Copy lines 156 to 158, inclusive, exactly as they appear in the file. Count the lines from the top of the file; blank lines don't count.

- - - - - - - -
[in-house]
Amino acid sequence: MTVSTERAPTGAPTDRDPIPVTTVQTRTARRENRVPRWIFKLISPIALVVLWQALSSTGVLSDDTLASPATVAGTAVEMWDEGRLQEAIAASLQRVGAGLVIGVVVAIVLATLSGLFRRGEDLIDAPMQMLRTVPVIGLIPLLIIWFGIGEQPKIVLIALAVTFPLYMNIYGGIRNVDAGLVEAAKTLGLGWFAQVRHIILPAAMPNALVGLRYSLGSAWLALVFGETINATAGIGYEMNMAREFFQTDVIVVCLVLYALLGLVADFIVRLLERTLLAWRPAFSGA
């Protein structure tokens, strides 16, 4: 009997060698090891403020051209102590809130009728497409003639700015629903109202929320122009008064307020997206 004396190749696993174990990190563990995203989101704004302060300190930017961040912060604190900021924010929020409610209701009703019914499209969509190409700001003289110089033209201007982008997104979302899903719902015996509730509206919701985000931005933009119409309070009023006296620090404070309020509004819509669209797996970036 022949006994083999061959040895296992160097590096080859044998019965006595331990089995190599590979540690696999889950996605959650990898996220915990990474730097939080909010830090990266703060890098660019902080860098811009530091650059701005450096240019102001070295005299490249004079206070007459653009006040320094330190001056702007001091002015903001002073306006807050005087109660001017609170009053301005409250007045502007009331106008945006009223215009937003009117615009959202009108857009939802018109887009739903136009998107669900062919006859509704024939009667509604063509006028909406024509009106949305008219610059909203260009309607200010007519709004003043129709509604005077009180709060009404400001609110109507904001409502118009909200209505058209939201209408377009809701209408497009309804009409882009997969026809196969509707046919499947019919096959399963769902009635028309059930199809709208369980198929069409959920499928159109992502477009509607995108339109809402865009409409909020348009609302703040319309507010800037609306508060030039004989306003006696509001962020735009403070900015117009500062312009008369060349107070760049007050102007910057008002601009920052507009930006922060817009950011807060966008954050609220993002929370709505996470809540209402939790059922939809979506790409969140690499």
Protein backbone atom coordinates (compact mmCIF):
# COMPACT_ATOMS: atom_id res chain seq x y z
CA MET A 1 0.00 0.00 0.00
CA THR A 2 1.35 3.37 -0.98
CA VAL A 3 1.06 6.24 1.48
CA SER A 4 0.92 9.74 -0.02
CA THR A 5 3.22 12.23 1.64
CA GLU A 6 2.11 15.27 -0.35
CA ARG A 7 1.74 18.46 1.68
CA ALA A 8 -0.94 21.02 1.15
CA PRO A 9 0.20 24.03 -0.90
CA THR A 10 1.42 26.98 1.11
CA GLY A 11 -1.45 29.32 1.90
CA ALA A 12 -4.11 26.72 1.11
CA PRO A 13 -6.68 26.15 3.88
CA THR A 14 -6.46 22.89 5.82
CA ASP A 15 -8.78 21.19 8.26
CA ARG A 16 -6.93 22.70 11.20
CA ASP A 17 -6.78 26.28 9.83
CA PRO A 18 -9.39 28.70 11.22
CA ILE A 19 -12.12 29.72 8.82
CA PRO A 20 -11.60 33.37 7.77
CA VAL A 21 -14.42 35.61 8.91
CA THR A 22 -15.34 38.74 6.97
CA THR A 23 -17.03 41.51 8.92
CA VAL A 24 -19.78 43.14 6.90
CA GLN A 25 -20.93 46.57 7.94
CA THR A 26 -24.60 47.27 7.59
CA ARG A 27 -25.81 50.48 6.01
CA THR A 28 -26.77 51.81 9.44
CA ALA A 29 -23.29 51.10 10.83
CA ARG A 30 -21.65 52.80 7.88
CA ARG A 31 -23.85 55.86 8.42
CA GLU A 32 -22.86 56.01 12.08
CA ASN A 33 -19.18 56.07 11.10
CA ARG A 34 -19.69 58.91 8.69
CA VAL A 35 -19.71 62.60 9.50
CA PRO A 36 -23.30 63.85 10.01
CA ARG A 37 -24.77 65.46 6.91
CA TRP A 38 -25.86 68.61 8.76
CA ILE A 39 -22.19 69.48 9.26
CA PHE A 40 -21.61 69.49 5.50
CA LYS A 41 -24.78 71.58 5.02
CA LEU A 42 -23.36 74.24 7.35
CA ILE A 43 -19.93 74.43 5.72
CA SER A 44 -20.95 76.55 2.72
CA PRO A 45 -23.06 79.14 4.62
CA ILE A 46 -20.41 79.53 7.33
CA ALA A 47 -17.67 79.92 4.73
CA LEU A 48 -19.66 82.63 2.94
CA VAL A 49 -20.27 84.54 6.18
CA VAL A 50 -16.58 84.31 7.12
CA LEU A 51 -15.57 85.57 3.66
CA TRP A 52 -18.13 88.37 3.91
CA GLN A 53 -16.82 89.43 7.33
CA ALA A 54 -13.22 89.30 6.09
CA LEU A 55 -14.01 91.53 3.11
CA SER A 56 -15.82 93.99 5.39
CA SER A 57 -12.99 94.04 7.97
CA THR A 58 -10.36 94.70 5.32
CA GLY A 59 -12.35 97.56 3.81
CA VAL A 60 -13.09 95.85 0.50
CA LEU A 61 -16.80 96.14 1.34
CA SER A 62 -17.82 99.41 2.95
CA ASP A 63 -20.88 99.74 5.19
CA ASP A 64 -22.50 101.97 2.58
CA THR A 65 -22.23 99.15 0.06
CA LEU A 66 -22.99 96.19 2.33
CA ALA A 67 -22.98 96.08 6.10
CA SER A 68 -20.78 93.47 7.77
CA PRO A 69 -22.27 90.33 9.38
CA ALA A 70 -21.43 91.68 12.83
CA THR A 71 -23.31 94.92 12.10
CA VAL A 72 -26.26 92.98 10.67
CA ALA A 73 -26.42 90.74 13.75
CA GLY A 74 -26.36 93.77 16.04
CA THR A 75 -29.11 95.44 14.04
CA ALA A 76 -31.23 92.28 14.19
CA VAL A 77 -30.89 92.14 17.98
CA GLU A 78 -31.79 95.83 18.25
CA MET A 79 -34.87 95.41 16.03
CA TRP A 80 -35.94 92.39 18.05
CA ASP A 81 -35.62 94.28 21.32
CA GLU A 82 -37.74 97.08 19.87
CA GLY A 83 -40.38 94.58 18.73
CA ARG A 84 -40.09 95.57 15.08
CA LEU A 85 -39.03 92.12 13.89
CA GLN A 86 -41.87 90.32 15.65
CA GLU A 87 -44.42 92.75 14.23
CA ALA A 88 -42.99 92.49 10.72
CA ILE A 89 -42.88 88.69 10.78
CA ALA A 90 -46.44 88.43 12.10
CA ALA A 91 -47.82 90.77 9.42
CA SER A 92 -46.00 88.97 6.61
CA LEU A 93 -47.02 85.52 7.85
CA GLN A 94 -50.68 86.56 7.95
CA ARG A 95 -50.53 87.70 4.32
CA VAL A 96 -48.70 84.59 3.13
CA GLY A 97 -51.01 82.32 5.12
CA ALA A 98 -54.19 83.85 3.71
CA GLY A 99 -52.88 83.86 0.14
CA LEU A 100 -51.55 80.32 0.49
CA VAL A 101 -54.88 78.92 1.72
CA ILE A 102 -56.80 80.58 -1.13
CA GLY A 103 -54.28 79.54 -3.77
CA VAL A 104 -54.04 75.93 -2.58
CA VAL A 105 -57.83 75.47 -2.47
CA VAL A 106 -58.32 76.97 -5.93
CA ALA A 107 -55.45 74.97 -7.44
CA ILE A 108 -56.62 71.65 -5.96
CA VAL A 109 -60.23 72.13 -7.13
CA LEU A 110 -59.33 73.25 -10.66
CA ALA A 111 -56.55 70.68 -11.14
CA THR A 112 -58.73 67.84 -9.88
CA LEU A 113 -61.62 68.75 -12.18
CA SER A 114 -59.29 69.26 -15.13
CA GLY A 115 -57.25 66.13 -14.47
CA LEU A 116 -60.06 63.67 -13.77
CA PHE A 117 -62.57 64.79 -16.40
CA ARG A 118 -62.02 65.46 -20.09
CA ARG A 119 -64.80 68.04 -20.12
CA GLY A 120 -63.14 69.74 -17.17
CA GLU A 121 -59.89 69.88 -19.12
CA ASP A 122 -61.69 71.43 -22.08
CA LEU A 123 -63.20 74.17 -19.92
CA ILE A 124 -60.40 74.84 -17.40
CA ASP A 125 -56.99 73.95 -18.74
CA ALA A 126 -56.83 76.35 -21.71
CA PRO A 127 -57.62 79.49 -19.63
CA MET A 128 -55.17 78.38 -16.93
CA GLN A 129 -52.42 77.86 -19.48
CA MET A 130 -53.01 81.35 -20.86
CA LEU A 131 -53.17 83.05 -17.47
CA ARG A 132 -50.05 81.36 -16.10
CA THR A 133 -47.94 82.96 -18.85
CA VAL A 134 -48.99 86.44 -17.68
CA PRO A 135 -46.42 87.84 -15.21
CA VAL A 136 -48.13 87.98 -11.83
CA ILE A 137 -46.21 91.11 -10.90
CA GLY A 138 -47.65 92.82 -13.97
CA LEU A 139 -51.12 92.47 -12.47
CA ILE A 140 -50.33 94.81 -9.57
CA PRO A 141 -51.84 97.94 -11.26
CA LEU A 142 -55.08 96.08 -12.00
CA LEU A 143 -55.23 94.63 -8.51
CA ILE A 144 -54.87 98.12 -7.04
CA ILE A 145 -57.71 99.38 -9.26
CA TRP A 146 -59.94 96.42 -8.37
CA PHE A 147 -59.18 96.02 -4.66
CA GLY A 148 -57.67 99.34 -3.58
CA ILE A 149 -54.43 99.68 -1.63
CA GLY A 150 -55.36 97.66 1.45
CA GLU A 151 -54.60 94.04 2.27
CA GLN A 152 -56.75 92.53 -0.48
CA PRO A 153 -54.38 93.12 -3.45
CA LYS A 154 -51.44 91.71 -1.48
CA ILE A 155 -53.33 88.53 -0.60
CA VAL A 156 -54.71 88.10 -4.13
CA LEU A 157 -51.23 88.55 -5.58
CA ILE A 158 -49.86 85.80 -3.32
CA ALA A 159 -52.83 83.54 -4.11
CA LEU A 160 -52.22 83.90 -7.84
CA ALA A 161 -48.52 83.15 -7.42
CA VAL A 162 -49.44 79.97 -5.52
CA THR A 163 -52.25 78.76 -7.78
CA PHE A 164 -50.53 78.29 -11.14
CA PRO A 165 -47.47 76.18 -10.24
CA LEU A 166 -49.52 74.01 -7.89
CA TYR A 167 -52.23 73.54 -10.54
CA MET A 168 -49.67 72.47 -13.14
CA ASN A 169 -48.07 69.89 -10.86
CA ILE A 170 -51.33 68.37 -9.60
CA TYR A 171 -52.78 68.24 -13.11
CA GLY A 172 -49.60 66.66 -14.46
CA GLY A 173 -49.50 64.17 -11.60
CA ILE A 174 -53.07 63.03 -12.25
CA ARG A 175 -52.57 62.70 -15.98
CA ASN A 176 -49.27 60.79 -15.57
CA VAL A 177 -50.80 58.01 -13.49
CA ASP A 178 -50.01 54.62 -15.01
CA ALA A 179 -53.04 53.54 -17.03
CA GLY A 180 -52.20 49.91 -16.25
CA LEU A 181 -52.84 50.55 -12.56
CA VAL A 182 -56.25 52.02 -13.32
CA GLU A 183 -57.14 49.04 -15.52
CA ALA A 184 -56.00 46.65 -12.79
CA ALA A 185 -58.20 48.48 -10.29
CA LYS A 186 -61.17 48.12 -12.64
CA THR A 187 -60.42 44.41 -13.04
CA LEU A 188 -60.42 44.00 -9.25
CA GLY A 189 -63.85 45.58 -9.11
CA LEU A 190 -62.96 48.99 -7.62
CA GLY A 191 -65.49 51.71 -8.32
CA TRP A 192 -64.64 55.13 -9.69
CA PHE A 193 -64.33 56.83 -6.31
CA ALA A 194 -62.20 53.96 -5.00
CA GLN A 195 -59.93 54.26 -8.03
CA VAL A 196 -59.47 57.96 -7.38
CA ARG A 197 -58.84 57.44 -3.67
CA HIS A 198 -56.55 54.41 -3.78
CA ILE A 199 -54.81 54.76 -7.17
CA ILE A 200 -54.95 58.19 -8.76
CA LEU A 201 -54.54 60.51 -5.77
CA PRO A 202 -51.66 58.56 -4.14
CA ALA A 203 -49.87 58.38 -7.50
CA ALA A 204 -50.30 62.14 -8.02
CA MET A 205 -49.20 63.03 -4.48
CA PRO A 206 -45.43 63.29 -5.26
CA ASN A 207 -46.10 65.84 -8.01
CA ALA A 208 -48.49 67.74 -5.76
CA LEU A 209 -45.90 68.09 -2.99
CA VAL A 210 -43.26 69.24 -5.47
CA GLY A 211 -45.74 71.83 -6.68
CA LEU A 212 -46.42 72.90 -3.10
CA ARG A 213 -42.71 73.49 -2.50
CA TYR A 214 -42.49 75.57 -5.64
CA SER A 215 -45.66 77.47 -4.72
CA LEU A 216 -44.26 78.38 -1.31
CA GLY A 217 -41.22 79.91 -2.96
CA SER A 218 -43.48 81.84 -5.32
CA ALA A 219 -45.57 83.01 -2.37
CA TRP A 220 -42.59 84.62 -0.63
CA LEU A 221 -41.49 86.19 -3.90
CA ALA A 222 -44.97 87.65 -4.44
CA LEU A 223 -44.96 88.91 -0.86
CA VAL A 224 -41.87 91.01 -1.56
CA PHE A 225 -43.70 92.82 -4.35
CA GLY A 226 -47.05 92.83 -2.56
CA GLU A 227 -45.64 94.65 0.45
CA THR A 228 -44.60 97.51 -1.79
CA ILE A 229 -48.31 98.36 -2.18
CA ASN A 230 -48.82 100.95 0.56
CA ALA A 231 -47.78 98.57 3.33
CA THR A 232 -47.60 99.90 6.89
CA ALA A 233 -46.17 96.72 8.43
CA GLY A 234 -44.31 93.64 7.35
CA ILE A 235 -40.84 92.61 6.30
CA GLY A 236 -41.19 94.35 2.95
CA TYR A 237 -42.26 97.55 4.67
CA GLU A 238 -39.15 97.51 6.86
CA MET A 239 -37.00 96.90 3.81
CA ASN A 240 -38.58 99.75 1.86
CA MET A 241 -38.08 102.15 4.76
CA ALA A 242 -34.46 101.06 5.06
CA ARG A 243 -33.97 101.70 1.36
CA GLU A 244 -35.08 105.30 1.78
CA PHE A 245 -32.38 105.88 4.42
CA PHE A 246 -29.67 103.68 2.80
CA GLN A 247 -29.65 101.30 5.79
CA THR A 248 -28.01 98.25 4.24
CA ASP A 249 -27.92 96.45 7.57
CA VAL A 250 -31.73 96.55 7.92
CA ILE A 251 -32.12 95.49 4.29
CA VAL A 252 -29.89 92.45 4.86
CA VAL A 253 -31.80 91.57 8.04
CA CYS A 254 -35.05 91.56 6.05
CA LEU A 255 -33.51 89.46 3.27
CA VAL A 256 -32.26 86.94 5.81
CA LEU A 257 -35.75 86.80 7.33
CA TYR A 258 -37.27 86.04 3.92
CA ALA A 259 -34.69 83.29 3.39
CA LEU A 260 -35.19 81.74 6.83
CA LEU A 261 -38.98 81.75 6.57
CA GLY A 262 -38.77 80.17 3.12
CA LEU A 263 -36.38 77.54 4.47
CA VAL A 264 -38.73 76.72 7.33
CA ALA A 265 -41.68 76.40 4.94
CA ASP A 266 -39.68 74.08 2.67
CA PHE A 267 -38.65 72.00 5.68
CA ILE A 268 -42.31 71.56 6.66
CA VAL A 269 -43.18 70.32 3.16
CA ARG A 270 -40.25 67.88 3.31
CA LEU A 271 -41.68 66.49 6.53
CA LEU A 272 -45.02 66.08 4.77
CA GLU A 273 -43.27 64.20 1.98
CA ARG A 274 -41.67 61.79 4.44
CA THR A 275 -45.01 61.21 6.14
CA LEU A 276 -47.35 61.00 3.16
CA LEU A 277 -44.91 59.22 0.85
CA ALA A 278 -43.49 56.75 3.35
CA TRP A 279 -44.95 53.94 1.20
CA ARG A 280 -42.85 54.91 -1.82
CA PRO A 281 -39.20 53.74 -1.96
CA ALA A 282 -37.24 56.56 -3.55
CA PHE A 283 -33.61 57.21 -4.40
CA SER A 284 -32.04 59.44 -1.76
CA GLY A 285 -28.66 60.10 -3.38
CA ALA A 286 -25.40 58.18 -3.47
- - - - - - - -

CA GLU A 151 -54.60 94.04 2.27
CA GLN A 152 -56.75 92.53 -0.48
CA PRO A 153 -54.38 93.12 -3.45